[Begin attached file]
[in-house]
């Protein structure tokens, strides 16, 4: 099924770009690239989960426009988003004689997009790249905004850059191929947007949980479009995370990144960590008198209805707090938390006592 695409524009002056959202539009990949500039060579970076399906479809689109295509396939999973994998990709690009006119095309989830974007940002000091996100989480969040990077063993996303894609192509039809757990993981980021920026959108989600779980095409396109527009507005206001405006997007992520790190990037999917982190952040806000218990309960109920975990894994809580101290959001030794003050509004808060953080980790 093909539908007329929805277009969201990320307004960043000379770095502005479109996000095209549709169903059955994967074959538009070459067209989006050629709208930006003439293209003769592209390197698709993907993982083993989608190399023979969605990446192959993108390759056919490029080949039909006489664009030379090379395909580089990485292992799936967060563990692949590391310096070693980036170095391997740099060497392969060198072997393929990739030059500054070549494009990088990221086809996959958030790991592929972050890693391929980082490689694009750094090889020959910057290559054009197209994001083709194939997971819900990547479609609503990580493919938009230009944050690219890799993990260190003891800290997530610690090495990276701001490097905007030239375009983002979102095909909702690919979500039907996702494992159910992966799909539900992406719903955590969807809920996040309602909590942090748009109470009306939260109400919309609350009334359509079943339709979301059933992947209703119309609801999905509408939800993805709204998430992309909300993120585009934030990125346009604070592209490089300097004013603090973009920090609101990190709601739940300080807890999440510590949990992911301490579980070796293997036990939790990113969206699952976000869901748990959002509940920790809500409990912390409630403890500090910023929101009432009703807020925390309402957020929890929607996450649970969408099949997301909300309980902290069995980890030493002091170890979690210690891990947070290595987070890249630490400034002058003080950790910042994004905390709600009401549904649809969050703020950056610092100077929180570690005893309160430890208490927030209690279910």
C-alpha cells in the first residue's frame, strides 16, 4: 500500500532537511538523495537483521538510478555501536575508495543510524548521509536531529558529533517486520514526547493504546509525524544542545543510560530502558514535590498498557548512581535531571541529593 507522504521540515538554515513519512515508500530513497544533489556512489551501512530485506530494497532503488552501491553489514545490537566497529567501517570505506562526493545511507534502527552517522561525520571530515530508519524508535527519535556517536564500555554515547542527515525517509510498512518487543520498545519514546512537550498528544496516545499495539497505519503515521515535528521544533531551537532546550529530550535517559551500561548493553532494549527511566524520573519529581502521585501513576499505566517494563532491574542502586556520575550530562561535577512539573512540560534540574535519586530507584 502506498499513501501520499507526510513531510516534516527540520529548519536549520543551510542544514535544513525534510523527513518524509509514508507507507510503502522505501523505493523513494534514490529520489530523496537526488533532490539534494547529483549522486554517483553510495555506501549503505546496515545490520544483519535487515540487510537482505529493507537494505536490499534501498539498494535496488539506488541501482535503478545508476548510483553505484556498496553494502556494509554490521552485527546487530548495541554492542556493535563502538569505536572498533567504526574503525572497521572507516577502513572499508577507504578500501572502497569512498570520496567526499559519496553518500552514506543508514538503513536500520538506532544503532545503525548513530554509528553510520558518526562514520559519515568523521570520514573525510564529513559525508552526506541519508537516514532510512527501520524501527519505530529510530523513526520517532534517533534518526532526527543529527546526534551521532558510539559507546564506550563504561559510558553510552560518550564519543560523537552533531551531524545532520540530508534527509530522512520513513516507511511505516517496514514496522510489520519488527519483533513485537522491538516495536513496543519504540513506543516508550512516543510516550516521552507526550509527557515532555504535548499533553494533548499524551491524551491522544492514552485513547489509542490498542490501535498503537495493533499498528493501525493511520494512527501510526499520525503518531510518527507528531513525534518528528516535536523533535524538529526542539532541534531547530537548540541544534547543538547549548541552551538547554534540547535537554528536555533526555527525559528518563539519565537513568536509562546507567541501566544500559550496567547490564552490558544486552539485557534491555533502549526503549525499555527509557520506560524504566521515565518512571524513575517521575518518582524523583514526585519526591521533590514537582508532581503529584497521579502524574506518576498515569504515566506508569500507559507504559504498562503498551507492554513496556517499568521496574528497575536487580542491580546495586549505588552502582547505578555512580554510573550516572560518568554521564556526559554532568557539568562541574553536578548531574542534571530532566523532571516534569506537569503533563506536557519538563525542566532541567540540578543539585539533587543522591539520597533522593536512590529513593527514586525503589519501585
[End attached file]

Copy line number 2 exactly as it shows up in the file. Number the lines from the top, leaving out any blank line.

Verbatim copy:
């Protein structure tokens, strides 16, 4: 099924770009690239989960426009988003004689997009790249905004850059191929947007949980479009995370990144960590008198209805707090938390006592 695409524009002056959202539009990949500039060579970076399906479809689109295509396939999973994998990709690009006119095309989830974007940002000091996100989480969040990077063993996303894609192509039809757990993981980021920026959108989600779980095409396109527009507005206001405006997007992520790190990037999917982190952040806000218990309960109920975990894994809580101290959001030794003050509004808060953080980790 093909539908007329929805277009969201990320307004960043000379770095502005479109996000095209549709169903059955994967074959538009070459067209989006050629709208930006003439293209003769592209390197698709993907993982083993989608190399023979969605990446192959993108390759056919490029080949039909006489664009030379090379395909580089990485292992799936967060563990692949590391310096070693980036170095391997740099060497392969060198072997393929990739030059500054070549494009990088990221086809996959958030790991592929972050890693391929980082490689694009750094090889020959910057290559054009197209994001083709194939997971819900990547479609609503990580493919938009230009944050690219890799993990260190003891800290997530610690090495990276701001490097905007030239375009983002979102095909909702690919979500039907996702494992159910992966799909539900992406719903955590969807809920996040309602909590942090748009109470009306939260109400919309609350009334359509079943339709979301059933992947209703119309609801999905509408939800993805709204998430992309909300993120585009934030990125346009604070592209490089300097004013603090973009920090609101990190709601739940300080807890999440510590949990992911301490579980070796293997036990939790990113969206699952976000869901748990959002509940920790809500409990912390409630403890500090910023929101009432009703807020925390309402957020929890929607996450649970969408099949997301909300309980902290069995980890030493002091170890979690210690891990947070290595987070890249630490400034002058003080950790910042994004905390709600009401549904649809969050703020950056610092100077929180570690005893309160430890208490927030209690279910």